It was the freedom to pursue one’s own self-interest that was most important to those first idealistic hippies. As noted, however, some of those original hippies transformed themselves into today’s progressives. But along the way, the progressive – i.e., socialist – movement lost its love of individual freedom and wanted to replace it entirely with what they regarded as “security.” A security imposed by an ever more intrusive and coercive government.
Benjamin Franklin’s warning.
As Benjamin Franklin noted, “Those who would give up essential Liberty, to purchase a little temporary Safety, deserve neither Liberty nor Safety.”
Today’s progressives favor free healthcare for all Americans, free college for all Americans, above market value wages, high taxes on the greatest achievers along with free money to those who don’t achieve anything. And today’s progressives want to replace individual responsibility with more social responsibility. Or, in progressive terminology, “social justice.” We can see the regressive results of this in the 21st century.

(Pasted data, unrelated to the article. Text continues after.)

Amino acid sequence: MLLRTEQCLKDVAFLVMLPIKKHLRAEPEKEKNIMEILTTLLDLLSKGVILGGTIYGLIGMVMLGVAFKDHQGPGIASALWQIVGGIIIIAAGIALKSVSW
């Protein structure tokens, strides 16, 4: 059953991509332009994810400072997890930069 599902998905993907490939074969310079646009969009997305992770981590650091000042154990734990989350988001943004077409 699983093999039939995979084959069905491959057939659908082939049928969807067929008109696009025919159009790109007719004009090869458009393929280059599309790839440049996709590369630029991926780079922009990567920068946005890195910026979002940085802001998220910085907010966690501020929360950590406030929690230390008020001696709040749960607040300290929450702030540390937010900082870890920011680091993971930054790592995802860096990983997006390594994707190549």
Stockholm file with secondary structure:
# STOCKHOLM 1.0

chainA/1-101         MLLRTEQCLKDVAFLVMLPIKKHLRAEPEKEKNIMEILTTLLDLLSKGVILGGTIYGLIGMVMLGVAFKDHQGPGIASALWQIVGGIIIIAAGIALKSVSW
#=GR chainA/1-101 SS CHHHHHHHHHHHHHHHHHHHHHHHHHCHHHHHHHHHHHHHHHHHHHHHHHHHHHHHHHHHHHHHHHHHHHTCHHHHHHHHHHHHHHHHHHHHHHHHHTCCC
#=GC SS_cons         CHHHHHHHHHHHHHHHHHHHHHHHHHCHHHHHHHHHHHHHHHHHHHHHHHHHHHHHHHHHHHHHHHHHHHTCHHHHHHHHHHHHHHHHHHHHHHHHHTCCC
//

Yet with today’s vaunted social programs and social justice directives, progressives believe that Americans will be more secure. They seem unconcerned with the loss of freedom that all these laws and directives impose. Their programs create the appearance of more security. But in reality, they reduce individual freedom.
Is increasing government control of our lives worth the price?
If the government runs the healthcare system – which Washington seems intent to do – then the government will decide how much benefit each citizen receives. The same is true with higher education. If the government pays, then the government essentially decides who goes to college and who doesn’t.